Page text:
If you’re just starting out on your journey of wine discovery there are a vast number of terms and phrases you’ll come across that might be confusing. While this list isn’t 100% comprehensive for the true wine connoisseur, it should help you decide which wine to take a chance on, or give you a slightly better handle on wine-speak; but if you’re still struggling to decide what to bring to that party, or pair with tonight’s dinner, ask one of our friendly, knowledgeable Liquor Store Team members for help!
ABV – Stands for Alcohol By Volume, or proof (two times ABV). ABV is a term used worldwide to represent the amount of alcohol specific volume of a drink.
Apéritif – A French term that means “to open”. Usually a drink served before a meal to stimulate the appetite, or consumed on its own.
Aroma – Otherwise known as “nose”. Term for the primary scent of a wine that comes from the kind of grape used. Generally associated with flavours from fruit, flowers, and herbs.
Breathing – Also known as aeration. Letting wine breathe before consuming is believed to release more aromatic compounds, and helps soften some harsher elements, like tannins. This practice is hotly debated by wine experts, however.
Bouquet – Otherwise known as “nose”. Term for the secondary/tertiary scents of a wine that comes from the winemaking process involving fermentation (secondary) and aging (tertiary).
•Fermentation: Yeast breaks down sugar in the grapes to turn it into alcohol. Depending on the type of wine, other ingredients may be added, and multiple stages of fermentation may take place.
•Aging: The flavour of wine is further affected by aging it, and factors such as the amount of oxygen it’s exposed to, and oak. Wine is often stored in oak barrels during fermentation and aging, or oak chips are added when the wine is stored in stainless steel.
Decantation – Pouring wine into a separate bottle (decanter) to allow sediment to settle at the bottom.
Digestif – A drink served after a meal to help with digestion.
Dry – A wine that lacks sweetness. See also: sec/secco/seco.
Fortified wine – Wine that has added distill spirits, such as Port or Sherry.
Ice wine – A Canadian term for wine made from frozen grapes. The majority of Canadian ice wines are made in Ontario. In German, the term is Eiswein.
Mead – Made from fermented honey and water, instead of grape juice, mead is a wine-like alcoholic drink.
Mulled wine – Can also be known as “spiced wine”. This drink is generally made with red wine, spices, and fruit, and is served warm.
Port – A kind of sweet fortified wine, made from grapes grown in a particular region of Portugal. The process of making it involves halting fermentation to preserve some of the natural grape sugars.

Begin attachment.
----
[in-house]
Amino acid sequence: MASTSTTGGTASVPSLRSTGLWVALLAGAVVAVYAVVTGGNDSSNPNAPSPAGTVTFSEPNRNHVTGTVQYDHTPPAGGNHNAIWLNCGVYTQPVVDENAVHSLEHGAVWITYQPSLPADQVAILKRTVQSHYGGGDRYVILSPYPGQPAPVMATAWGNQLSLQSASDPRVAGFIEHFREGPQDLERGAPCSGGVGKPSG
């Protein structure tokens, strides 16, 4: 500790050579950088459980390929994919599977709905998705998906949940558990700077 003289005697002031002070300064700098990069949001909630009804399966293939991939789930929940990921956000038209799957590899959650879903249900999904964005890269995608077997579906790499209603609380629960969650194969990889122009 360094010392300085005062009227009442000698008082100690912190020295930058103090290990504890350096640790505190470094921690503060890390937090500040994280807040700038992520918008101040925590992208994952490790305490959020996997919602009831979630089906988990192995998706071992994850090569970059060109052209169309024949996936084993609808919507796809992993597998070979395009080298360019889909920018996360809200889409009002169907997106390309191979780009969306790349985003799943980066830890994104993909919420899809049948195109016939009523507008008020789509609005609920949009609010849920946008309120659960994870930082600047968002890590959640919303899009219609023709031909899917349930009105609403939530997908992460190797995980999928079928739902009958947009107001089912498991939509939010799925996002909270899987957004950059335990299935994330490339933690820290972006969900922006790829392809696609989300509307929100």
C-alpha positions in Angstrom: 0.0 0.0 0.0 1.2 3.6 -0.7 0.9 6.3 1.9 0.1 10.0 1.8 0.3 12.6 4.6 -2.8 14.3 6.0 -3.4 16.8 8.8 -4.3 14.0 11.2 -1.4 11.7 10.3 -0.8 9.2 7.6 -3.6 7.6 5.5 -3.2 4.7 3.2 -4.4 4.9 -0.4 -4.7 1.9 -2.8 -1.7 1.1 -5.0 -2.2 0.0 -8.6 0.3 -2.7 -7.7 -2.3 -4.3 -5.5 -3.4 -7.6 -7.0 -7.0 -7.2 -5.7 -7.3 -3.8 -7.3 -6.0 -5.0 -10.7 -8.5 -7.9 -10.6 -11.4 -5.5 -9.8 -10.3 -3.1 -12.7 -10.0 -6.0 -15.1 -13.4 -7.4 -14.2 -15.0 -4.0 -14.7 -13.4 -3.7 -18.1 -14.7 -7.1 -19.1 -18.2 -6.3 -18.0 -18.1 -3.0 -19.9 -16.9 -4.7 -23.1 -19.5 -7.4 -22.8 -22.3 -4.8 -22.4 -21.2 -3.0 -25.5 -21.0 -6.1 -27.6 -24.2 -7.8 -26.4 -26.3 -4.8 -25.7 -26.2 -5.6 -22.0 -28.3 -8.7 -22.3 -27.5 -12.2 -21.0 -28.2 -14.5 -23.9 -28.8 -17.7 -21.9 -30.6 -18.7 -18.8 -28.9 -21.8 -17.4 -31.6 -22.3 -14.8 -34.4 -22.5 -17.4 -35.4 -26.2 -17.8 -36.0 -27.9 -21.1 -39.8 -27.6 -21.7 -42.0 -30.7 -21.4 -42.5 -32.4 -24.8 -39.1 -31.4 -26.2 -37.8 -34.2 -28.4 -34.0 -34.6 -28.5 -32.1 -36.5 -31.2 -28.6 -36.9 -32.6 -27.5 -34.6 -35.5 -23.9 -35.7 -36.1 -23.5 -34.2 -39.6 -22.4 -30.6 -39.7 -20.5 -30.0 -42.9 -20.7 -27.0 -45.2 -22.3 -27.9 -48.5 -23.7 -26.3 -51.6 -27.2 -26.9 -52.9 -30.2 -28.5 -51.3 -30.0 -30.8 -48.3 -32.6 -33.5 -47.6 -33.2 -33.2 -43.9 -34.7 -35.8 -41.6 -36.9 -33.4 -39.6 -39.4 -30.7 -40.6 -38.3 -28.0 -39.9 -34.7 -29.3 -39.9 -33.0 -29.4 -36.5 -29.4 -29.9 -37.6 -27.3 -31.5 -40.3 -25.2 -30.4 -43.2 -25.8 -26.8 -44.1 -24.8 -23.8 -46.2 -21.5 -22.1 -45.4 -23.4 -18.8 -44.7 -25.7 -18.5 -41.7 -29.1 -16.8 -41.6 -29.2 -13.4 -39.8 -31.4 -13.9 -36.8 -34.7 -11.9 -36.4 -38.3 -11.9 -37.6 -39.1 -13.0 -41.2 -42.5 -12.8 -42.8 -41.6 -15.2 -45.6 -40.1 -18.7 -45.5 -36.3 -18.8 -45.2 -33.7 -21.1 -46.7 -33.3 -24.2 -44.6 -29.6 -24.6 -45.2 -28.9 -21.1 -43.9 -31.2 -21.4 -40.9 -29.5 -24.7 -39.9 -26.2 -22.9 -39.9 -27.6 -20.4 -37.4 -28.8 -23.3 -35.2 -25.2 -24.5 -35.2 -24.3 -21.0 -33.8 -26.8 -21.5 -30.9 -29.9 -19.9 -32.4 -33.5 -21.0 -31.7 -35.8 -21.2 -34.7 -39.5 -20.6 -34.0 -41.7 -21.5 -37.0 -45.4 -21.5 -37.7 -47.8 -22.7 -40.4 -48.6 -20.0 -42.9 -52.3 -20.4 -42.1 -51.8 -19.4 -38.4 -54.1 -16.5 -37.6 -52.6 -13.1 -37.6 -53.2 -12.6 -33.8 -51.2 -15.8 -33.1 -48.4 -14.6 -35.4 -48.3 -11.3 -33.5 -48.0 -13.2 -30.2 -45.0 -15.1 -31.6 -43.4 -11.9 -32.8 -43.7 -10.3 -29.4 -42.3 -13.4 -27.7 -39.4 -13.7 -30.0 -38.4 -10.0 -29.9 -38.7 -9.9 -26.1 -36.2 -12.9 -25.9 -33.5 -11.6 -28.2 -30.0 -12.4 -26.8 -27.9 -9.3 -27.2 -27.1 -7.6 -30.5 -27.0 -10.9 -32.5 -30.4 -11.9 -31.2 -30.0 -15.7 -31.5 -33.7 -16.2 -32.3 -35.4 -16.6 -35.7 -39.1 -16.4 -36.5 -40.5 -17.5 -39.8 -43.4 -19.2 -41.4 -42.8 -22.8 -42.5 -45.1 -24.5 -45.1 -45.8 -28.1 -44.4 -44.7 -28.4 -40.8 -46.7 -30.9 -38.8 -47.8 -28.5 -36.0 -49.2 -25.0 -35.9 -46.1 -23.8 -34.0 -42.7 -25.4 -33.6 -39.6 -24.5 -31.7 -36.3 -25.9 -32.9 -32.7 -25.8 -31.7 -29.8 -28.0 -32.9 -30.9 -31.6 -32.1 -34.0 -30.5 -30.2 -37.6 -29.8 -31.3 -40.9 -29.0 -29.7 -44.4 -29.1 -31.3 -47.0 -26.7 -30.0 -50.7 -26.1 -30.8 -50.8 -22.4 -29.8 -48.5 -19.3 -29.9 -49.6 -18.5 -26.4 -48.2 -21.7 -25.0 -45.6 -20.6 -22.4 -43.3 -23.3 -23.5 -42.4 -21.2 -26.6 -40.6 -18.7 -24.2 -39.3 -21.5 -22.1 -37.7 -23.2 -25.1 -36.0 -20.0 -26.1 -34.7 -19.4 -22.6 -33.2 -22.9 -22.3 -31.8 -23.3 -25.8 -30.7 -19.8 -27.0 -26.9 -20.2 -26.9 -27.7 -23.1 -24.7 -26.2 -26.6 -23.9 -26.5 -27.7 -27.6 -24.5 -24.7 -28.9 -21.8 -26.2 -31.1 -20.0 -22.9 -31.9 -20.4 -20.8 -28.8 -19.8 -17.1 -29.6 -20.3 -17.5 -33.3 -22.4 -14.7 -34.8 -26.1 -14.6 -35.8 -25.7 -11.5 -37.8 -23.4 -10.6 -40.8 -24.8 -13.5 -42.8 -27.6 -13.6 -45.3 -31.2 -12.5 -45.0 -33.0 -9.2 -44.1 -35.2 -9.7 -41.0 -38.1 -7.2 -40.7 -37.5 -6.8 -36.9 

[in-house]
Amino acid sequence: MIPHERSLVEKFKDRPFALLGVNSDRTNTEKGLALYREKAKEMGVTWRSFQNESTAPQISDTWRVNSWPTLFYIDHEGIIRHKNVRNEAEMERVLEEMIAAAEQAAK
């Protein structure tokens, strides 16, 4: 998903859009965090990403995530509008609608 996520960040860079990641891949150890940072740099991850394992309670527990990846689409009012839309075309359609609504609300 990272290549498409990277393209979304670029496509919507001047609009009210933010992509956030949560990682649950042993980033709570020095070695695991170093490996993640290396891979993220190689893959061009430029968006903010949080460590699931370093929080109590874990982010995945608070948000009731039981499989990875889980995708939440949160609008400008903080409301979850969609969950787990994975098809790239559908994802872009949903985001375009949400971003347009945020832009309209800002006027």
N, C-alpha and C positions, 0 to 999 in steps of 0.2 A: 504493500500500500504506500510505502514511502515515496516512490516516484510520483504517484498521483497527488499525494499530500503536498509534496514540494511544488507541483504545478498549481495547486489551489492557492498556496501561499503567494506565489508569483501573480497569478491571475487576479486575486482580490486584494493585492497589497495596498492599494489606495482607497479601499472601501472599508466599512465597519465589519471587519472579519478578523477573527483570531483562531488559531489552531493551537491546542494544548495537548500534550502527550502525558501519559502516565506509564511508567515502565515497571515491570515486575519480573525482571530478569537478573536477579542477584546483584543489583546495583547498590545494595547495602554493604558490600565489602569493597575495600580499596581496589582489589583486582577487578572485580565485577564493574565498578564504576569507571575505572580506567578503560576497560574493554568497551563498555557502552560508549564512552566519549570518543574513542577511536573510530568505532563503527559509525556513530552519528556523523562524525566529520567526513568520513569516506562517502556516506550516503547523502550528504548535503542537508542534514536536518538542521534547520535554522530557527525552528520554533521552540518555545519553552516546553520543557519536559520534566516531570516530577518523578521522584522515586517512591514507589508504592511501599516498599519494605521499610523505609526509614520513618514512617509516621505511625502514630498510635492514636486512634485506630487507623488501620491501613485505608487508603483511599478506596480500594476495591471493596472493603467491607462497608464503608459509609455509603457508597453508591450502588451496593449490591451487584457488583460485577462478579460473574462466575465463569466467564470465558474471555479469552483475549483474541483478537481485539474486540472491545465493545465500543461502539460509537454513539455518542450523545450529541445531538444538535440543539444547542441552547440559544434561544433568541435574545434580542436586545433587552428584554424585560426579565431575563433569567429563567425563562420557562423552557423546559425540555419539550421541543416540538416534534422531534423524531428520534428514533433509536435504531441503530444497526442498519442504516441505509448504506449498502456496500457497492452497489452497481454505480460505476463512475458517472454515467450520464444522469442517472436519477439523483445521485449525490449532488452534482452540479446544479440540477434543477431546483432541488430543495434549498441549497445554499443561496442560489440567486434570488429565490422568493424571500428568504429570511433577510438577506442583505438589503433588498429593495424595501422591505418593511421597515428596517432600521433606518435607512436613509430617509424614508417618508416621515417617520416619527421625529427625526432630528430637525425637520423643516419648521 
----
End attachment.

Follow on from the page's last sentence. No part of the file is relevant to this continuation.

Prosecco – This Italian apéritif wine, made from Prosecco grapes (the European Union renamed them Glera grapes in 2009), is named for an Italian village where the grape and wine may have originated, in the Veneto region. Prosecco is lively, dry, and fresh with light primary flavours, such as green apple, pear, and honeydew melon. The production process gives Prosecco light, invigorating bubbles that makes it a favourite for celebrations! Prosecco can be enjoyed on its own, or used in cocktails, such as the Bellini.
Sangria – Believed to be a product of Spain originally, this punch-like drink is traditionally made from red wine and chopped fruit, and sometimes other ingredients, like brandy or orange juice, are added.
Sec/Secco/Seco – Terms for dry wine in French, Italian, Spanish and Portugese.
Sommelier – Someone educated and trained in all aspects of wine, including pairings with food. Professional, certified sommeliers go through a combination of training and education, involving classes and exams that can take years.
Sparkling wine – Champagne falls under this category, but not all sparkling wine is champagne. It’s a wine with carbon dioxide in it, either from natural fermentation, or created by injecting carbon dioxide into the batch.
Sparkling wine has four levels of sweetness:
•Extra-Brut - This type of wine is already low-sugar, but the yeasts eat away at any remaining sweetness (leaving only about 0.6% sugar/litre), also resulting in a lower alcohol content.
•Brut – This very dry bubbly is the most common kind of sparkling wine, and contains about 1.5% sugar/litre.
•Extra Dry – While still not “sweet”, these wines are usually noticeably sweeter than Brut or Extra-Brut. Prosecco often falls into this category of sweetness. These wines contain about 1.2%-2% sugar/litre.
•Demi-sec – These wines have about 3.3%-5.0% sugar/litre, and can be called “half-dry” or semi-sweet. Often served as a dessert wine.
Tannins – A naturally occurring element that makes wine taste dry. Red wines tend to have higher tannins than white, but tannins can be added to wines from the wooden barrels it’s stored in. Tannins are also found in dark chocolate, tea leaves, some nuts and spices, and more.
Vintage wine – Made from grapes grown and harvested in one specific year.